Ballinger also advanced by up- lan yesterday, 6-2, 6-4, to gain the number two seed.
setting a seeded player, downing the finals. Marathon Struggre
Minnesota's second-ranked Jerry The losses of Indiana's top seed- The sixth singles match didn't
Noyce, 6-4, 8-10, 6-2. ed men in the first two singles go as easily but Bill Dixon fought
All the other Wolverine singles slots and MSU's ;defeat of the top off Hoosier Stan Cleveland in an
players also advanced except for Indiana doubles team dropped the extremely long and even match,
Jim Swift who lost his number Hoosiers into a third place tie Rick Wurtzel today. Wurtzel was
three singles match in three sets with Illinois with 81% V2points. an upset winner yesterday over
to Dave Holden of Illinois. Swift In fourth singles Ed Waits elim- second-seeded Mike Youngs of
blanked Holden in the first set, inated his intra-state rival, Spar- Michigan State.
6-0, but dropped the next two, 6-2, tain Jim Phillips, 6-4, 6-1. Top- Michigan's doubles pairs all ad-
6-4. seeded Waits meets second-seeded vanced in two sets as the first-
In second singles Wolverine Paul Bishop of Wisconsin in to- ranked Hedrick-Stewart combina-
Jerry Stewart clobbered Ron Keith day's finals. tion beat Tom Mansfield and Rog-
6-0, 6-0, to claim the easiest Wol- Sophomore Ron Teeguarden took er Barnard of Northwestern, 6-3,
verine victory of the day. the fifth singles match 6-4, 6-3 6-1; Teeguarden and Swift top-
Second seeded Stewart meets from Steve Levenson of Illinois ped Dave Holden and Bob Lewke
of Illinois, 6-0, 6-4, and Dixon and
r I Waits combined to down Bill
Johnston and Bob Harrison of
Ohio State, 6-3, 6-4.
Number One - Hedrick (M) vs.
Number Two - Stewart (M) vs.
! i%3> Szlagyl (MS).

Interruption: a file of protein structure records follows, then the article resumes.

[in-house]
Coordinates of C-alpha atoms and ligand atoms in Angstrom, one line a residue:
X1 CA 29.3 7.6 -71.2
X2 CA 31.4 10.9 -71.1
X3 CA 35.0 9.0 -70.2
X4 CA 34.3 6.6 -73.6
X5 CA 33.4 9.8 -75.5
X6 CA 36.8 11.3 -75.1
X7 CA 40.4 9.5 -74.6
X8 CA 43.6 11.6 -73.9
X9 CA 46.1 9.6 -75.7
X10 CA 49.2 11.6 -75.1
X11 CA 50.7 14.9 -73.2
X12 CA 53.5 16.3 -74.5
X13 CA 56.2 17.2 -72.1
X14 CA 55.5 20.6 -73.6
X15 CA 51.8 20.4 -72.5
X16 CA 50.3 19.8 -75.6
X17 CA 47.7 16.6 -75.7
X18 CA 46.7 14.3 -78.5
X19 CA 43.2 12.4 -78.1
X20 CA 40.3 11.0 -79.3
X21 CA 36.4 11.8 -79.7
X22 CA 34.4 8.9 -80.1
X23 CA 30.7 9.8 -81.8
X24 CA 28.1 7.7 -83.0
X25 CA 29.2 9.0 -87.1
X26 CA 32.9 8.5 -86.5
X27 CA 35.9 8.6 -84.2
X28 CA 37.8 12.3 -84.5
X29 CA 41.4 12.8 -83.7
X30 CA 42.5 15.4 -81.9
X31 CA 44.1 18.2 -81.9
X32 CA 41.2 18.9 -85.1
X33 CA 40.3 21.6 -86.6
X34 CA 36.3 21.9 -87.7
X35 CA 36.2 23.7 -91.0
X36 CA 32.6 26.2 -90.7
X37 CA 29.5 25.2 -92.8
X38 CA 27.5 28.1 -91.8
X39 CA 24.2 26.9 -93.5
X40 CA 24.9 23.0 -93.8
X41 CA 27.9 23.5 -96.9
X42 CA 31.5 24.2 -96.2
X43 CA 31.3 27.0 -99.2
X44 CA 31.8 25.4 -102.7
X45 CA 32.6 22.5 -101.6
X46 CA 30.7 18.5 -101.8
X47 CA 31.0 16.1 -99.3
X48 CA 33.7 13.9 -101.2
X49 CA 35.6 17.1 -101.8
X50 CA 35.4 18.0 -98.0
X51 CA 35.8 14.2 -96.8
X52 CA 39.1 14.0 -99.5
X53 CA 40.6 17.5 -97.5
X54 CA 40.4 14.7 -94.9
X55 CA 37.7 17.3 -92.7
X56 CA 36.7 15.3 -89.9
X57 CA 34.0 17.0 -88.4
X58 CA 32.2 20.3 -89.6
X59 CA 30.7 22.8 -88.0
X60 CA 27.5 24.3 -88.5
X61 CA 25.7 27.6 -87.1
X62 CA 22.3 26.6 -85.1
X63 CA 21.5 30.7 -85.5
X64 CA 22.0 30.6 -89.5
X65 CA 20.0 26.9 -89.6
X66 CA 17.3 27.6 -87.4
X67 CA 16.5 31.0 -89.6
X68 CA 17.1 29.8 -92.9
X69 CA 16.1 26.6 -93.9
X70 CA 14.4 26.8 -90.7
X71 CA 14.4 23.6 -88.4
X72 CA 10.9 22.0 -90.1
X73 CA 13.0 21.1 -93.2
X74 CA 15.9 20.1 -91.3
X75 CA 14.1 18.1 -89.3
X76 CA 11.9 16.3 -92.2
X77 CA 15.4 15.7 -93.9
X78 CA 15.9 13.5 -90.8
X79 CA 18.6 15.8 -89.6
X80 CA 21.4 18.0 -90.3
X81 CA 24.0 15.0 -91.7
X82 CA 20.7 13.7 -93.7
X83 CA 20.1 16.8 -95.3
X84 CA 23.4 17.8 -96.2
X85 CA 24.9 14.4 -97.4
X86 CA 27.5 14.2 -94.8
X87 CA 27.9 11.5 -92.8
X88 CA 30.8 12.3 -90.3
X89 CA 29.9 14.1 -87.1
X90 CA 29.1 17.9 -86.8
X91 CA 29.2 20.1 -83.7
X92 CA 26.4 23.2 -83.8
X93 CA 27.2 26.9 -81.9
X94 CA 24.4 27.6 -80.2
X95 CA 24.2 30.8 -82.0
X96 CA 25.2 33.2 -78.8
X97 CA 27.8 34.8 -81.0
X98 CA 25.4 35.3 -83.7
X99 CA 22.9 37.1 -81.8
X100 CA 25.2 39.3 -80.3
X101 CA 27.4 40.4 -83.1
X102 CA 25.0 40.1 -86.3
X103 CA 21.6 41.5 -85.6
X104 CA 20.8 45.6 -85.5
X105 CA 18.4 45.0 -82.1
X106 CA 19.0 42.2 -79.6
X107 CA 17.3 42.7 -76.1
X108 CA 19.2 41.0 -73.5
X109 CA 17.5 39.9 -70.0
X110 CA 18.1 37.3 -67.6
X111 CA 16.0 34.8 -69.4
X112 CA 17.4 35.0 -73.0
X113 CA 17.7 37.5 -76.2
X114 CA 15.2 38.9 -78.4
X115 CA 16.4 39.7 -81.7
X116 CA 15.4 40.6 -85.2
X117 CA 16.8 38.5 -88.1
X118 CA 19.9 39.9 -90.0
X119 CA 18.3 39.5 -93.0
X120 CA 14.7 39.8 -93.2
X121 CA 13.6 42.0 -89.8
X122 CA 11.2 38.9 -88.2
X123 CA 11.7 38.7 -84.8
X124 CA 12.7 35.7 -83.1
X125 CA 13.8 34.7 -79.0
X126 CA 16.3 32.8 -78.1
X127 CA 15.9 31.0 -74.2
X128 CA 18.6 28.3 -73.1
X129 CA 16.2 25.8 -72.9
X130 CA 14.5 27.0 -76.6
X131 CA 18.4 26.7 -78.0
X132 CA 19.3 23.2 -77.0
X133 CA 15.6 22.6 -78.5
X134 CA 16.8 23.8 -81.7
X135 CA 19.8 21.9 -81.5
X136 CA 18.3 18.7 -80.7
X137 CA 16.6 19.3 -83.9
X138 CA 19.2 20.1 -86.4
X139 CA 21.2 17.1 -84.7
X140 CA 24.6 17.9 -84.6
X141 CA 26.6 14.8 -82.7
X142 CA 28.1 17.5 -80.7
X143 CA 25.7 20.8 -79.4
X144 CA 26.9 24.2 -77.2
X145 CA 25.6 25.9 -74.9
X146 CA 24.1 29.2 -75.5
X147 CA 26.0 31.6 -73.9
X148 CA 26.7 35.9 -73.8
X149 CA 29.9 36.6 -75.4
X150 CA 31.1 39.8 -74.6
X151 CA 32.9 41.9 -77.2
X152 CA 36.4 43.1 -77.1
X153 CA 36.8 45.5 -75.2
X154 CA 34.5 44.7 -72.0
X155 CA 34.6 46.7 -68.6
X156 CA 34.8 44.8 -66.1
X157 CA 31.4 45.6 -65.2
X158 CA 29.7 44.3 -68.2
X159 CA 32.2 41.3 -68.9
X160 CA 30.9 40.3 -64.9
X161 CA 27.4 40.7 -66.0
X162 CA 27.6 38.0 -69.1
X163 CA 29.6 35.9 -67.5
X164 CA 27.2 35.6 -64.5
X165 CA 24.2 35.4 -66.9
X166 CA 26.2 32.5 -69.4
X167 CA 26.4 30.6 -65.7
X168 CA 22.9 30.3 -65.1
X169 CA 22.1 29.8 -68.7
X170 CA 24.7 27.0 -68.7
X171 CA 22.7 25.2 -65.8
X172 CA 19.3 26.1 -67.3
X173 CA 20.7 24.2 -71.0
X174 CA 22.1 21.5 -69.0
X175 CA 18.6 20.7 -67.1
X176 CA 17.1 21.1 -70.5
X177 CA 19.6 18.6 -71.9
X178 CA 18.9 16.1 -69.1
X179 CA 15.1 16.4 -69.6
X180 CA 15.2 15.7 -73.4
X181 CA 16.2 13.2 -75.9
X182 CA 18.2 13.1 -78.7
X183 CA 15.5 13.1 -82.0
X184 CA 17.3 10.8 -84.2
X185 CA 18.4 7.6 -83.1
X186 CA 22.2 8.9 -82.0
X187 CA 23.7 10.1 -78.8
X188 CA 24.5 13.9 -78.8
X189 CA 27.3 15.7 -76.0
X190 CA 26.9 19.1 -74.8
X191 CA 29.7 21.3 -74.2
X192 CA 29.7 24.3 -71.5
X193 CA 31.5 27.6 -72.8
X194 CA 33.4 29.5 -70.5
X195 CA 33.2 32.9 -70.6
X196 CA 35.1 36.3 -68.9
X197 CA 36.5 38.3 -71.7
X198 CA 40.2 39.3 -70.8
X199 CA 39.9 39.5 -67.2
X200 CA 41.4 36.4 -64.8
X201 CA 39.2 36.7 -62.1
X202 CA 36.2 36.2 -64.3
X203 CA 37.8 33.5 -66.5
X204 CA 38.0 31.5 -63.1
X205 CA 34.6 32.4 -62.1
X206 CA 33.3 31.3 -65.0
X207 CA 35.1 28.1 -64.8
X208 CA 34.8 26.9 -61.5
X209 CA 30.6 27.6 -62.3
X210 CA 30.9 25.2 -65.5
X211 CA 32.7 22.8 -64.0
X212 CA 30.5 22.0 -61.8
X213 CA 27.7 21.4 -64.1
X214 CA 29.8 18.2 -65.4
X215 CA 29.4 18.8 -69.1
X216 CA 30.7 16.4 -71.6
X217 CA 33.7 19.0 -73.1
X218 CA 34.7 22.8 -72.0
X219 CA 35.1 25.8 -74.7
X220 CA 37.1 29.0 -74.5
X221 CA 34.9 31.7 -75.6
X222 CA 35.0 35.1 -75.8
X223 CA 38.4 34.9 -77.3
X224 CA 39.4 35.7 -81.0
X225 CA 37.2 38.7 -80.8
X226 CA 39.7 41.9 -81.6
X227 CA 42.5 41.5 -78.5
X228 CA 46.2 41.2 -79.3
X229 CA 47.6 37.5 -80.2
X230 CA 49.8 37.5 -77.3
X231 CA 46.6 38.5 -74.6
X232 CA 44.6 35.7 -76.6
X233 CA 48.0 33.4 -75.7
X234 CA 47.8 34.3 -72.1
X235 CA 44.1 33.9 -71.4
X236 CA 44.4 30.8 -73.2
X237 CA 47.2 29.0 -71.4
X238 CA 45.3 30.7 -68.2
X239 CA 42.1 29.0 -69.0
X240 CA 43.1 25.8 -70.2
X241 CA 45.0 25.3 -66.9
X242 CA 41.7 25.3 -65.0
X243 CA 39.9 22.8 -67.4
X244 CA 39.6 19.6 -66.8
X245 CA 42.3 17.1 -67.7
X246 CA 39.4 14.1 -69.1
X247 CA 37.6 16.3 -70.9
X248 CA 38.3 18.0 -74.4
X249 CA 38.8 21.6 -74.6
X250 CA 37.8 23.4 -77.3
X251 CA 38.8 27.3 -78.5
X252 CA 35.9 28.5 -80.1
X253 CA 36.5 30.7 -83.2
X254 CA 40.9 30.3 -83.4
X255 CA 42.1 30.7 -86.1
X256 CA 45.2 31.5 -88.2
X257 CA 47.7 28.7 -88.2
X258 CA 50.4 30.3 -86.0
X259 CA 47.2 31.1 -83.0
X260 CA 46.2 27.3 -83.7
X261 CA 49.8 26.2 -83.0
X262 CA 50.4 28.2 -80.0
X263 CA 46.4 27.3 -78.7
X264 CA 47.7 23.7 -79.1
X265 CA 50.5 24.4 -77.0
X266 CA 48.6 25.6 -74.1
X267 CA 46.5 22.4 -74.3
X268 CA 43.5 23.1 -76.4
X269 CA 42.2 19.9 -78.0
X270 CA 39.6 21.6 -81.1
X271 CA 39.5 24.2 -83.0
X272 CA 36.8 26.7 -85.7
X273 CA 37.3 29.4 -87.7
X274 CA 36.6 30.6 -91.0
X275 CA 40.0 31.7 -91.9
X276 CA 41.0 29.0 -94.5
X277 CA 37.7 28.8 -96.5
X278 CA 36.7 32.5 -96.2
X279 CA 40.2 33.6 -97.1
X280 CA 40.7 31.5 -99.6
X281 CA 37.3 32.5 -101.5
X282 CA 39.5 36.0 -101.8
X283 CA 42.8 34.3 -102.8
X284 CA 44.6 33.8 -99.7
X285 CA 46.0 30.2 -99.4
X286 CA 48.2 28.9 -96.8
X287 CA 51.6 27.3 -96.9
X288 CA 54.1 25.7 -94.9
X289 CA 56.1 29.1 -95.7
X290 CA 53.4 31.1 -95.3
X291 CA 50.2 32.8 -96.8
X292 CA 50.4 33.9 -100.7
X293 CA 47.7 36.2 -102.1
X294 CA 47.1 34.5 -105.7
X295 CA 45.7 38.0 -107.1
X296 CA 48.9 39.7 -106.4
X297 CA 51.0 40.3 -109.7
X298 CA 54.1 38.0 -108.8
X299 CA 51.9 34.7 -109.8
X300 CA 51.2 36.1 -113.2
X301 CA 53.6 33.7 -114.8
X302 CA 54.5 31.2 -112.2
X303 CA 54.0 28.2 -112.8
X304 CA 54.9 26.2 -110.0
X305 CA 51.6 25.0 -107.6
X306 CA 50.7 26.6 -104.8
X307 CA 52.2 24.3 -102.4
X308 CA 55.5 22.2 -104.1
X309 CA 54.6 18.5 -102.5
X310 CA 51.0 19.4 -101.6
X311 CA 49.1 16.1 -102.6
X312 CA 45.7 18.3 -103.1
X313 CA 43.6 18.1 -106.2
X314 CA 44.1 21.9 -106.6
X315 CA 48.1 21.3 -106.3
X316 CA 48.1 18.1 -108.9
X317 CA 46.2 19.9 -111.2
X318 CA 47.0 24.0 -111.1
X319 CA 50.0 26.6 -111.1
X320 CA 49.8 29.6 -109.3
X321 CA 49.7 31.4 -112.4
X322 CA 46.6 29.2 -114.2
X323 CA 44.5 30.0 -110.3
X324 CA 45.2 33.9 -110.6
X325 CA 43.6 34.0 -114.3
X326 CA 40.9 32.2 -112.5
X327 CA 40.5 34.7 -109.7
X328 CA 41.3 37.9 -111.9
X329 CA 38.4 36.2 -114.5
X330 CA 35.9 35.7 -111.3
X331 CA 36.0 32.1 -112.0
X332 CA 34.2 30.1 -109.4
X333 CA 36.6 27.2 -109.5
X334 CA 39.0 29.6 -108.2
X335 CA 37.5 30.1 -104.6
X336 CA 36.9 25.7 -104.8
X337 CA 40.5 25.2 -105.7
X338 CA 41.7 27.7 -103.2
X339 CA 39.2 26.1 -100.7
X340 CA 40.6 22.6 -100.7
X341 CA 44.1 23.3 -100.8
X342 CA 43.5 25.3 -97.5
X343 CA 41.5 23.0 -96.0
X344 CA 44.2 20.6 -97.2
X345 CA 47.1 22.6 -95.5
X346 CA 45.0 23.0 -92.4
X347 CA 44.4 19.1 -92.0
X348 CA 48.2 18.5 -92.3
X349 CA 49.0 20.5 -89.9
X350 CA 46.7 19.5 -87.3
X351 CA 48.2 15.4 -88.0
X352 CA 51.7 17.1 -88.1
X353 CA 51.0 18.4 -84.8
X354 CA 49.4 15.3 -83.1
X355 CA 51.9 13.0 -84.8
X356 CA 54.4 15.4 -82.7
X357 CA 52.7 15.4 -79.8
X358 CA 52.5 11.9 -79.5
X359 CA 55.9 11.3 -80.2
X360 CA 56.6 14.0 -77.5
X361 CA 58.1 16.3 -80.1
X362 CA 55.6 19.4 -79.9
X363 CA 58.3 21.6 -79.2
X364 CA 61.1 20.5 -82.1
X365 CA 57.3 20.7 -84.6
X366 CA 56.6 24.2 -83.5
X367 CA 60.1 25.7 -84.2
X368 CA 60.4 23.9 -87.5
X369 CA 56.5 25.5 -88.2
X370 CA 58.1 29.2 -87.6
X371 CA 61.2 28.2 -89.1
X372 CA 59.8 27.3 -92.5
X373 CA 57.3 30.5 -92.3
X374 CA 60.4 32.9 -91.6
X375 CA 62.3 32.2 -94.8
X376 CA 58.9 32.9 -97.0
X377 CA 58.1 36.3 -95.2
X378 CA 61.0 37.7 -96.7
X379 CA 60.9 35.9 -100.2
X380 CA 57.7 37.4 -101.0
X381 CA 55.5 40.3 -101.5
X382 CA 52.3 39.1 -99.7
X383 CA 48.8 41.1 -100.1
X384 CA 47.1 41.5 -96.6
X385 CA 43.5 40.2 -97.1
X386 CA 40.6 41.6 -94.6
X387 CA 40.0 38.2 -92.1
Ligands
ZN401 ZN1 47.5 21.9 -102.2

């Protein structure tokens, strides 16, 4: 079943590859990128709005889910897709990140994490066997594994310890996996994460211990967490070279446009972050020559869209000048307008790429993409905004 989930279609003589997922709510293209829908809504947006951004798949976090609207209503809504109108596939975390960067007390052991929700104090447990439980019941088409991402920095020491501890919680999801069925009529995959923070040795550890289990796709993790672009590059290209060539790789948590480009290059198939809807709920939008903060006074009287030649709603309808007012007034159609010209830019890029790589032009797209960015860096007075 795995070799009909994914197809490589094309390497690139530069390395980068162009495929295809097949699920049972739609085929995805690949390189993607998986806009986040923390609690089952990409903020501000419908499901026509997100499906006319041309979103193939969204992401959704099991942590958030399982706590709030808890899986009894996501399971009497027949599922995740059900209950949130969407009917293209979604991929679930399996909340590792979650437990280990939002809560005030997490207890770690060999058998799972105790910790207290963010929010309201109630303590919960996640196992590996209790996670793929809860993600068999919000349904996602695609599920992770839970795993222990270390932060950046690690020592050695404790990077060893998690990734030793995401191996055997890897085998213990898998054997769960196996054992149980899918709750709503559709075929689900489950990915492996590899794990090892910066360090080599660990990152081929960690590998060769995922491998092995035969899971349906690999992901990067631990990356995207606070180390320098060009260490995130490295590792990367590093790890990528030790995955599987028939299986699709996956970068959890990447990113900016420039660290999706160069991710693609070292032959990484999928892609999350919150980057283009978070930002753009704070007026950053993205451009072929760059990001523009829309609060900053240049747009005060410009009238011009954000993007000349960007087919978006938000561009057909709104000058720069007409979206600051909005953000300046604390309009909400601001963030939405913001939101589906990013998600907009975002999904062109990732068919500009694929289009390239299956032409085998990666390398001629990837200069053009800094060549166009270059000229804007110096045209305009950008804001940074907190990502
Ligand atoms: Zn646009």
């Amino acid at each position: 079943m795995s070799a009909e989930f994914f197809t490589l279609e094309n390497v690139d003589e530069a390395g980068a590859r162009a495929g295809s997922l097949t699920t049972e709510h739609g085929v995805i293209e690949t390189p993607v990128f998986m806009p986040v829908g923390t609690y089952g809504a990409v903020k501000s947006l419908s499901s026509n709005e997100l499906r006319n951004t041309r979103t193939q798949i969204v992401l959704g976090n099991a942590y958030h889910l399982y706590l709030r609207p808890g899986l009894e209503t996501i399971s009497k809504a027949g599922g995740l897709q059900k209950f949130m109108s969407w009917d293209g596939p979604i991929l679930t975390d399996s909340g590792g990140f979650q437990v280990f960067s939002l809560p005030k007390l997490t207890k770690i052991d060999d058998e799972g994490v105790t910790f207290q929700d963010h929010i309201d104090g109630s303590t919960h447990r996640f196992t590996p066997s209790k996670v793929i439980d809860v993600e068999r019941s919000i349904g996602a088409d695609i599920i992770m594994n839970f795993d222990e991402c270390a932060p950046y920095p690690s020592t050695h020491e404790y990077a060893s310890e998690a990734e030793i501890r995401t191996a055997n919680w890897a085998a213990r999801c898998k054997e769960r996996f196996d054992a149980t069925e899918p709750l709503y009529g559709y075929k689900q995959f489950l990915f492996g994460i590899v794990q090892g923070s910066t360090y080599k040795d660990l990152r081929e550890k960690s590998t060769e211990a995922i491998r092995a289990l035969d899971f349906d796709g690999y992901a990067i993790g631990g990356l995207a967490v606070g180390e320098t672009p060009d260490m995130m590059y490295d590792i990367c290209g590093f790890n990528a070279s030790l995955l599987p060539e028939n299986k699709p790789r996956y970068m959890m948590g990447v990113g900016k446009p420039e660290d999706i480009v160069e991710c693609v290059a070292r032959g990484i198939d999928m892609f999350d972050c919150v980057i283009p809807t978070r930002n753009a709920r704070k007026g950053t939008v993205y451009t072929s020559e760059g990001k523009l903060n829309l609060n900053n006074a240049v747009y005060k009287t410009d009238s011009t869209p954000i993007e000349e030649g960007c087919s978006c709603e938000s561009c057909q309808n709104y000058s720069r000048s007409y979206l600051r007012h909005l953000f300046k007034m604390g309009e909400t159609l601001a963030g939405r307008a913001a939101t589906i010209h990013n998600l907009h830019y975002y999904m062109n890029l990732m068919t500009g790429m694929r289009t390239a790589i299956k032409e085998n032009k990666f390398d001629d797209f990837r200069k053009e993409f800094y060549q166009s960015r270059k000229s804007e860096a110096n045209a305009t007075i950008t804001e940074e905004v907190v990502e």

Number Three-Holden (Ill) vs.
Number Four-Waits (M) vs. Bish-
Number Five-Teeguarden (M) vs.
- Number Six-Dixon (M) vs. Wurt-
rrrNumber one-Hedrick-Stewart (M)
vs. Monan-Sziiagyi (MS).
Number Two - Teeguarden-Swift
() vs. )Dhooge-Phillips (MS).
. . Number Three-Dion-Waits (M)
vs.Levenson-Johnson ( I).
Golfers, Thinclads Remain
In Big Ten Contention
Baltimore 8-5, Detroit 4-9
New York 2, Minnesota 1
Washington 5, California 5
Boston 3, Kansas City 0
Cleveland 3, Chicago 2
Cleveland at Chicago
Minnesota at New York
California at Washington
Detroit at Baltimore (n)
Kansas City at Boston
Cincinnati 5, St. Louis 3
Philadelphia 6, Houston 5 (10 inn)
Atlanta 12, Chicago 2 '
New York 7, San Francisco 5
Pittsburgh 7, Los Angeles 3
New York at San Francisco
Chicago at Atlanta
St. Louis at Cincinnati (n)
Philadelphia at Houston (n)
Pittsburgh at Los Angeles (n)
PRESENT STANDINGS - MICHI-
GAN 126, Michigan State 102 ,
Illinois 811, Indiana 81Y, ,Wiscon-
sin 65, Northwestern 43, Minnesota
40, Ohio State 29%, Iowa 271/, Pur-
Special To The Daily
IOWA CITY-It was the same
old story for the Michigan golfers
in the first two rounds of the Big
Ten meet here yesterday, as they
took the lead after 18 holes but
dropped to third in the rain-
soaked second round.
The Wolverines are far from
being out of contention though as
only five strokes separate them
from the hot-shooting Buckeyes
with 36 holes remaining to be
Ohio State holds first with 748
strokes, Wisconsin is in second at
751, and Michigan has 753.
Wide Open Meet
According to Coach Bert Kat-
zenmeyer yesterday, "all of the
top seven teams are still in con-
tention. A team can make up 16
or 18 strokes in just one round
very easily. I think the meet will
be decided in the last nine holes
and the finish will be very, very
It began to rain late in the
first round of play and rained
throughout most of the second
round, to account for the high to-
tals in that round.
Rain is forecast for today and
if the meet is rained out at any
time during the day's play, the
scores from the last completed
round will become final.
Tied for Lead
Michigan was tied with Ohio
State after the first 18, but the
Wolverines had trouble on the long
Iowa course in the rainy second
Pacing the Michigan squad is
Captain Bill Newton who carded
a 73-75-148 for the first two
rounds. Newton is in a tie for sixth
behind the present leader in the
fight for medalist honors-North-
western's John Seehausen.
Seehausen has a 144 total on
rounds of 71 and 73.
Close behind Newton for the
Wolverines are Bob Barclay and
John Richard, each with a 151 to-
Barclay shot rounds of 76 and
75 and Richart carded a 71 and an
Next on Michigan's team come
Jim Evashevski and John Schroe-
der with 152's and Chip Groves
with a 157.